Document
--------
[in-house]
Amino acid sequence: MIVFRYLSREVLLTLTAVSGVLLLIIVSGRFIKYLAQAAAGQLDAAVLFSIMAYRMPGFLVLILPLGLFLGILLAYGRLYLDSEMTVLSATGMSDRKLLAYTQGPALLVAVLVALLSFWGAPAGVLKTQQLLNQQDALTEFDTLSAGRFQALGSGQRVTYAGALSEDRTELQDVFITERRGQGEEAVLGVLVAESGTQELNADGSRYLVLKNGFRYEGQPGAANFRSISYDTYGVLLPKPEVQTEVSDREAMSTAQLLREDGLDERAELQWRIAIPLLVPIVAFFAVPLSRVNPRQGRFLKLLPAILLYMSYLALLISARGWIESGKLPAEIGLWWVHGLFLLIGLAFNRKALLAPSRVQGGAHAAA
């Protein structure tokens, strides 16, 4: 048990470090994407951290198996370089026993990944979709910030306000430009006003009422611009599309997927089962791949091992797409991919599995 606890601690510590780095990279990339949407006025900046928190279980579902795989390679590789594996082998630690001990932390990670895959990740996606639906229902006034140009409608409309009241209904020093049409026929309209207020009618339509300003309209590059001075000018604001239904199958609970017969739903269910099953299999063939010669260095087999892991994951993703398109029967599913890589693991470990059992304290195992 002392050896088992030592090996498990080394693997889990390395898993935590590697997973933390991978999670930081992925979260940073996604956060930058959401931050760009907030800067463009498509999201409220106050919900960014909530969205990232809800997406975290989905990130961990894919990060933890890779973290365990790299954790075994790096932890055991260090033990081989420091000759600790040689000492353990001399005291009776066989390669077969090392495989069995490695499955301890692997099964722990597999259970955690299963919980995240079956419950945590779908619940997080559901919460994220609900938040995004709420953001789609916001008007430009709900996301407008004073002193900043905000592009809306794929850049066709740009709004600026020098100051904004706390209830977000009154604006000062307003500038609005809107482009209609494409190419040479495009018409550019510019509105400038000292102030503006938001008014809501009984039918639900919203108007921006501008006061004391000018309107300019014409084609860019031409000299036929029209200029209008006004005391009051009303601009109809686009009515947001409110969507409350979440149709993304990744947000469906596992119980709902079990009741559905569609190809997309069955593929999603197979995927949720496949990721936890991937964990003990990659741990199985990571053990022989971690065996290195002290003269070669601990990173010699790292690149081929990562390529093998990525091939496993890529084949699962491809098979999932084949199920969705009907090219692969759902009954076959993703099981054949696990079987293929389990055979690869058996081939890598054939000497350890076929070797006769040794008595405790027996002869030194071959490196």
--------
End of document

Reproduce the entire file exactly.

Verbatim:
[in-house]
Amino acid sequence: MIVFRYLSREVLLTLTAVSGVLLLIIVSGRFIKYLAQAAAGQLDAAVLFSIMAYRMPGFLVLILPLGLFLGILLAYGRLYLDSEMTVLSATGMSDRKLLAYTQGPALLVAVLVALLSFWGAPAGVLKTQQLLNQQDALTEFDTLSAGRFQALGSGQRVTYAGALSEDRTELQDVFITERRGQGEEAVLGVLVAESGTQELNADGSRYLVLKNGFRYEGQPGAANFRSISYDTYGVLLPKPEVQTEVSDREAMSTAQLLREDGLDERAELQWRIAIPLLVPIVAFFAVPLSRVNPRQGRFLKLLPAILLYMSYLALLISARGWIESGKLPAEIGLWWVHGLFLLIGLAFNRKALLAPSRVQGGAHAAA
């Protein structure tokens, strides 16, 4: 048990470090994407951290198996370089026993990944979709910030306000430009006003009422611009599309997927089962791949091992797409991919599995 606890601690510590780095990279990339949407006025900046928190279980579902795989390679590789594996082998630690001990932390990670895959990740996606639906229902006034140009409608409309009241209904020093049409026929309209207020009618339509300003309209590059001075000018604001239904199958609970017969739903269910099953299999063939010669260095087999892991994951993703398109029967599913890589693991470990059992304290195992 002392050896088992030592090996498990080394693997889990390395898993935590590697997973933390991978999670930081992925979260940073996604956060930058959401931050760009907030800067463009498509999201409220106050919900960014909530969205990232809800997406975290989905990130961990894919990060933890890779973290365990790299954790075994790096932890055991260090033990081989420091000759600790040689000492353990001399005291009776066989390669077969090392495989069995490695499955301890692997099964722990597999259970955690299963919980995240079956419950945590779908619940997080559901919460994220609900938040995004709420953001789609916001008007430009709900996301407008004073002193900043905000592009809306794929850049066709740009709004600026020098100051904004706390209830977000009154604006000062307003500038609005809107482009209609494409190419040479495009018409550019510019509105400038000292102030503006938001008014809501009984039918639900919203108007921006501008006061004391000018309107300019014409084609860019031409000299036929029209200029209008006004005391009051009303601009109809686009009515947001409110969507409350979440149709993304990744947000469906596992119980709902079990009741559905569609190809997309069955593929999603197979995927949720496949990721936890991937964990003990990659741990199985990571053990022989971690065996290195002290003269070669601990990173010699790292690149081929990562390529093998990525091939496993890529084949699962491809098979999932084949199920969705009907090219692969759902009954076959993703099981054949696990079987293929389990055979690869058996081939890598054939000497350890076929070797006769040794008595405790027996002869030194071959490196």